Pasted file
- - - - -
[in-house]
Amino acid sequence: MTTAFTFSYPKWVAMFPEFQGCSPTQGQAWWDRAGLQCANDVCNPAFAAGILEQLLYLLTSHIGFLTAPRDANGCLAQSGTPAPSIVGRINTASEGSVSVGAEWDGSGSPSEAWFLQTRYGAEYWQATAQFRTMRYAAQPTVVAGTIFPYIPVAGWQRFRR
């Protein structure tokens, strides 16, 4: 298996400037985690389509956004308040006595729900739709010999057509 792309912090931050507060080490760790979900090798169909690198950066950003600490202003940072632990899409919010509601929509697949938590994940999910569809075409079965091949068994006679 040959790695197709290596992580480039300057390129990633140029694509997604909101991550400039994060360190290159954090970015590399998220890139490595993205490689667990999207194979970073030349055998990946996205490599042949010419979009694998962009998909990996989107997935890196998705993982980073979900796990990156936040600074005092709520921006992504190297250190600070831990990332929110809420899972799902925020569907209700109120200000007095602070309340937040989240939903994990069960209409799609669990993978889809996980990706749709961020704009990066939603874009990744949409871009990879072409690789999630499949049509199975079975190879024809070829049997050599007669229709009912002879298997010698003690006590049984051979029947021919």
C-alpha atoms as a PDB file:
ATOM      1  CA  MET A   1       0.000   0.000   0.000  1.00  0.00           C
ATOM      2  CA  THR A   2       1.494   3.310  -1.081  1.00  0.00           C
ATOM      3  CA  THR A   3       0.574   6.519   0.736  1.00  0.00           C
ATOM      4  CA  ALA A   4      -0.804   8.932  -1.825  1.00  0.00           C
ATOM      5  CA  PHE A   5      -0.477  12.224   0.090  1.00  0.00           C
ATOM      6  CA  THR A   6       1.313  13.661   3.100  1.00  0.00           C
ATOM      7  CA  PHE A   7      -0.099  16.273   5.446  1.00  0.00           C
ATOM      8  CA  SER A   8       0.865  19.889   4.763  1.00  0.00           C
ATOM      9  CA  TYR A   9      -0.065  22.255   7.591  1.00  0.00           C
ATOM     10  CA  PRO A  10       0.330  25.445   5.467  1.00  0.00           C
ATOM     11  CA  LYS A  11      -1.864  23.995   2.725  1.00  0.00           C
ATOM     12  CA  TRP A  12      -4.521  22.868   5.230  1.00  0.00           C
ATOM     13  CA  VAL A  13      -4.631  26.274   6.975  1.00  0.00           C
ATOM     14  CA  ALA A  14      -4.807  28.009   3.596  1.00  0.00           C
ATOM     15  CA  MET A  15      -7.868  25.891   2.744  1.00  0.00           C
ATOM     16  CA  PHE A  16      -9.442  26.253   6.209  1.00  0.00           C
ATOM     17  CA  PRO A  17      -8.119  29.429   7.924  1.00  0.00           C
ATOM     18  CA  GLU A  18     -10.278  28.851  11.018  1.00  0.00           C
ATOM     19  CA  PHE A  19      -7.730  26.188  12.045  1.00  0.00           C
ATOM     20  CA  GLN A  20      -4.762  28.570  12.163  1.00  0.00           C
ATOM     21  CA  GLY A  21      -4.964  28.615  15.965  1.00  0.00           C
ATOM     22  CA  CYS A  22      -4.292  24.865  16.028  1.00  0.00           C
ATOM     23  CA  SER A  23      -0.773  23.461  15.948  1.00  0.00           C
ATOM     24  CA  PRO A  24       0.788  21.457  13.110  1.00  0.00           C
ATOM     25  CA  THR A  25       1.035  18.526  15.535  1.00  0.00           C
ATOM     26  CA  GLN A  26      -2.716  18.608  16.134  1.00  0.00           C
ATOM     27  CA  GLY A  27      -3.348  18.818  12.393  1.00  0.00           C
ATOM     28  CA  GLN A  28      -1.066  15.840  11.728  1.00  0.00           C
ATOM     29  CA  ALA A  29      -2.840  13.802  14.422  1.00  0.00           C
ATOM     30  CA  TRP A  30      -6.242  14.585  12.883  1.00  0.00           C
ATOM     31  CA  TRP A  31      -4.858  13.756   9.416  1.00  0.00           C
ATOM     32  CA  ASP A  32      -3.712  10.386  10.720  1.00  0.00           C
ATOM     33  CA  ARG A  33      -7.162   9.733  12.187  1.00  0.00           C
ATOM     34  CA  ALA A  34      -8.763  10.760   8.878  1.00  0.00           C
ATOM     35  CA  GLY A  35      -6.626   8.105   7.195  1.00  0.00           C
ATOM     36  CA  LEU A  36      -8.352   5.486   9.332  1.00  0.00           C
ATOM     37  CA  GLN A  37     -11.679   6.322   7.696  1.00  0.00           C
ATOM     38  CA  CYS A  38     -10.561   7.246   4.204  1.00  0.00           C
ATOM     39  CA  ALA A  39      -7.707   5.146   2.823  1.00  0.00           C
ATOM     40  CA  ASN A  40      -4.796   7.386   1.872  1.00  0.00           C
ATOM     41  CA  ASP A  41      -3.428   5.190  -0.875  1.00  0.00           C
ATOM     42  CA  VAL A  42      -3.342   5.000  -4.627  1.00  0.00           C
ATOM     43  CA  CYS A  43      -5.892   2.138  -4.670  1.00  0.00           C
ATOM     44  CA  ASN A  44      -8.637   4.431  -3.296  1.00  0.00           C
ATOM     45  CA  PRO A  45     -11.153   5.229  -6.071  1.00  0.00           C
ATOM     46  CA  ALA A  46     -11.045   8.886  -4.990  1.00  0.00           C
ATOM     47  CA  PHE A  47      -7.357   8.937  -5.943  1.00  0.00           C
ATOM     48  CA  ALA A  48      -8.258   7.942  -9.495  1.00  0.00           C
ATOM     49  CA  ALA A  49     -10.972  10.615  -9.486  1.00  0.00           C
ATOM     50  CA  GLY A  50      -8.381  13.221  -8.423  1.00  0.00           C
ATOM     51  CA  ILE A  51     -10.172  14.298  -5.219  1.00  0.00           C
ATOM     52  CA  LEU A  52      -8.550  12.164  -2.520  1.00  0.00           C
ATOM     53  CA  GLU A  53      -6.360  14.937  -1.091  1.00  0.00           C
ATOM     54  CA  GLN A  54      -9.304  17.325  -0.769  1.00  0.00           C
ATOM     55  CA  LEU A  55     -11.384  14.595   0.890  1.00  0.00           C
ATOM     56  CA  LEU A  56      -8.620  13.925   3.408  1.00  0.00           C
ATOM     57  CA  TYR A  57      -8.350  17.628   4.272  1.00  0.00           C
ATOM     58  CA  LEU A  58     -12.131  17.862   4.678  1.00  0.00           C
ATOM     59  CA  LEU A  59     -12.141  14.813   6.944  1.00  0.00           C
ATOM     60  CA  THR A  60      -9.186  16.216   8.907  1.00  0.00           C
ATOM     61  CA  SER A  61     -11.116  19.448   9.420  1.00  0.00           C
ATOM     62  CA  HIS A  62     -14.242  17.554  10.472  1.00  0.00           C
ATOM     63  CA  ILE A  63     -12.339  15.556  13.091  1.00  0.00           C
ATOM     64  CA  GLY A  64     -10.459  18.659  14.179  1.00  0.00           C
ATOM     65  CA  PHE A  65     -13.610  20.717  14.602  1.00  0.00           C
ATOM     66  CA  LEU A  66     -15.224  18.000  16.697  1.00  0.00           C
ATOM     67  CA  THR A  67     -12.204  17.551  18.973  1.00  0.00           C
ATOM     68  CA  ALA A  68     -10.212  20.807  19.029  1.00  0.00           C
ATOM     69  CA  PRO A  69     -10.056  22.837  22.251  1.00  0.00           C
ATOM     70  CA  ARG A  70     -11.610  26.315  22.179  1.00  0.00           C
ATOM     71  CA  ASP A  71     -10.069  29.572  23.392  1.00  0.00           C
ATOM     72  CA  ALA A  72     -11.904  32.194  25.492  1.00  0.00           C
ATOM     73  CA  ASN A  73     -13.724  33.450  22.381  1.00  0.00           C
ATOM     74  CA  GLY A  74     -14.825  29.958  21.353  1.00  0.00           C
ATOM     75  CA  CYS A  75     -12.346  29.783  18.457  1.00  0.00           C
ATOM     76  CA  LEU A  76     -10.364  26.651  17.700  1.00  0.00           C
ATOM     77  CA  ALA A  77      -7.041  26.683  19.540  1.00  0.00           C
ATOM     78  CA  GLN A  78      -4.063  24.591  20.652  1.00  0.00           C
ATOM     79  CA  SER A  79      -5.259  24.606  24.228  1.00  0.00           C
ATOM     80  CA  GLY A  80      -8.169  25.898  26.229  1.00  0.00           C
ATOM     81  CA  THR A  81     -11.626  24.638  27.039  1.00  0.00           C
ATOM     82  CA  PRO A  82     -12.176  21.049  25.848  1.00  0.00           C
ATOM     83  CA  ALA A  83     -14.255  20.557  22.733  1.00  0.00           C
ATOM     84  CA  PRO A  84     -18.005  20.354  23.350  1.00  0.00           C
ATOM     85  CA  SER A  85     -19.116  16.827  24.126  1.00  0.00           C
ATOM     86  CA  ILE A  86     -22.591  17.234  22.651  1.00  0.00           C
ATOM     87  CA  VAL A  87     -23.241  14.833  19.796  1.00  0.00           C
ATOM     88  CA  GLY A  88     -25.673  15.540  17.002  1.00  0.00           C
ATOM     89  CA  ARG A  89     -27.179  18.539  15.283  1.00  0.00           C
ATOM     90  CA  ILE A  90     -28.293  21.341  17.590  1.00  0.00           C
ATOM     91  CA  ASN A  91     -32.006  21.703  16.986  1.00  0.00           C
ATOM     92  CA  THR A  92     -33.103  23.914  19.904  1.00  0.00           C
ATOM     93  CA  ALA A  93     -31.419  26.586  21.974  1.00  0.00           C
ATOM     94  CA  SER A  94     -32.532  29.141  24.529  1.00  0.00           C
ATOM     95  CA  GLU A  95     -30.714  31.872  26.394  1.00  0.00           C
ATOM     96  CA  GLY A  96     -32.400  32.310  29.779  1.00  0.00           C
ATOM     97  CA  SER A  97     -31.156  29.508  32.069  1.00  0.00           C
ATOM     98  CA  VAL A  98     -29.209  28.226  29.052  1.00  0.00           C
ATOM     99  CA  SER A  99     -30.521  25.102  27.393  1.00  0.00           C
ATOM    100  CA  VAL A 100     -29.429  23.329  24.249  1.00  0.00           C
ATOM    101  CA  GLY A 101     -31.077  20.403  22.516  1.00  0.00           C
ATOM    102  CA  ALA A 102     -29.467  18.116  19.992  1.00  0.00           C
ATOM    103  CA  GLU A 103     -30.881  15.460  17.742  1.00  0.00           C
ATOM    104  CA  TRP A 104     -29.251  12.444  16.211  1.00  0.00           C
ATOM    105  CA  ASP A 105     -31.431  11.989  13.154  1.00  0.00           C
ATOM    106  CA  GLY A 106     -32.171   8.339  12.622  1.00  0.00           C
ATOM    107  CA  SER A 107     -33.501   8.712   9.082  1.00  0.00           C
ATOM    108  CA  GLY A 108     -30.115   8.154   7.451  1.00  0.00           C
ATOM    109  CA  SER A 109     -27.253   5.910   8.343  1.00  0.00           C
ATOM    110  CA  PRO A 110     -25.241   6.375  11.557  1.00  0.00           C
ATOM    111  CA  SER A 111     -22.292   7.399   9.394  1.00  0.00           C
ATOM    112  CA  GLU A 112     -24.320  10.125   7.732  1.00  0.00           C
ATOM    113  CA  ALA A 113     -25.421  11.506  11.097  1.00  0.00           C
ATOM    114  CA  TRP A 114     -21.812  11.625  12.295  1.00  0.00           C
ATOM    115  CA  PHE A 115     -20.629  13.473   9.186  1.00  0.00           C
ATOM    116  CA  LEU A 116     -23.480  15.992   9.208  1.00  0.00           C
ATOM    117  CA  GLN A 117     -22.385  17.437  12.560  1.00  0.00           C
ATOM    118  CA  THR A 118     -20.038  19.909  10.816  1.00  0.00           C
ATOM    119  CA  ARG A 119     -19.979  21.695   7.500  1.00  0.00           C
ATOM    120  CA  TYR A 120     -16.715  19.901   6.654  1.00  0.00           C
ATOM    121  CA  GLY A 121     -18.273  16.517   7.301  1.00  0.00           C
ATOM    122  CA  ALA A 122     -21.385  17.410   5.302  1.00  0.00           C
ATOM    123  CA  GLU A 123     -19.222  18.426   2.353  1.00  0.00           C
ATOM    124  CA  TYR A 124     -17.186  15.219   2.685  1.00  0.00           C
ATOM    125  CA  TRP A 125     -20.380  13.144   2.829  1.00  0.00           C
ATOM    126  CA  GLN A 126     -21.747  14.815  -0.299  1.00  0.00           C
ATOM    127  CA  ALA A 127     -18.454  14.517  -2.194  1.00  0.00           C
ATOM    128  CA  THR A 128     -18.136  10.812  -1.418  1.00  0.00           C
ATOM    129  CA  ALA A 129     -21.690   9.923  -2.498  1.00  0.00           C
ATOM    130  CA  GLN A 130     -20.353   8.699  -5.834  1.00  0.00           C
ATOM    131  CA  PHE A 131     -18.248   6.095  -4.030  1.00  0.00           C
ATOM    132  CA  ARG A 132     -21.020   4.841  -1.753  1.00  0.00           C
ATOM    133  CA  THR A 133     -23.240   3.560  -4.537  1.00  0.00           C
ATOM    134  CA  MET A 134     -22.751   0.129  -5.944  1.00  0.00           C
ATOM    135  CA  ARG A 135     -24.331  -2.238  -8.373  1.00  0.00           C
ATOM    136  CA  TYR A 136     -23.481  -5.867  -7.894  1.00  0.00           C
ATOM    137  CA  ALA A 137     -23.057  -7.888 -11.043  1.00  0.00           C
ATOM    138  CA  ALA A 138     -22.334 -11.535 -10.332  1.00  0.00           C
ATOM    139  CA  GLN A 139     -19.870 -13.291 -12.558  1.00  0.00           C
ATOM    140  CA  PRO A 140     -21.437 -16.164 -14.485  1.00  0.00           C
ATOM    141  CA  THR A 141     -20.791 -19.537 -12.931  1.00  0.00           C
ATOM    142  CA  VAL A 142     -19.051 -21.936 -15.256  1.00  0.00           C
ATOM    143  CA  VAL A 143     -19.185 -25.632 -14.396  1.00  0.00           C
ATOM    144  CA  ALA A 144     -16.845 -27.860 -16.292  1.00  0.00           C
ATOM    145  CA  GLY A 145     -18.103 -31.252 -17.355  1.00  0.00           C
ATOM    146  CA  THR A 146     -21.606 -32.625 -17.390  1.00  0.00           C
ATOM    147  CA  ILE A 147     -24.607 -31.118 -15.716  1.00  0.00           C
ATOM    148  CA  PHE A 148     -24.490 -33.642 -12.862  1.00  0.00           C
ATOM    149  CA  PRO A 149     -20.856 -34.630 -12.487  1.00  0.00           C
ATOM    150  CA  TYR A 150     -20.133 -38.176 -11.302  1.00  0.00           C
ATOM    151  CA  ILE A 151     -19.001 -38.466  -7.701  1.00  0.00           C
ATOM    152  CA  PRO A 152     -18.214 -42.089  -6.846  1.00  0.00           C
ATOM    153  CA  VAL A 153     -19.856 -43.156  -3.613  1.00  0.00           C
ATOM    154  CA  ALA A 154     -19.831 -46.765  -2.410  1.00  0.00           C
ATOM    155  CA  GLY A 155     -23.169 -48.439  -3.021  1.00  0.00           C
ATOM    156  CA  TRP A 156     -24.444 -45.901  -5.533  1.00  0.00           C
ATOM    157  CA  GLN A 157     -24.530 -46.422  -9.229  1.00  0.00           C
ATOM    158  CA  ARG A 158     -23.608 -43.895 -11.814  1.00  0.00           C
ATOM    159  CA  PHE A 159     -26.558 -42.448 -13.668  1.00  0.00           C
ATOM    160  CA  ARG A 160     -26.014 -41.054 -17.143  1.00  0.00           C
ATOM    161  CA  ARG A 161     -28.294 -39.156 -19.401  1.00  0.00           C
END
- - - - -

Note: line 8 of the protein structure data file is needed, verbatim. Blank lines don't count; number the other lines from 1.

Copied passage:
ATOM      4  CA  ALA A   4      -0.804   8.932  -1.825  1.00  0.00           C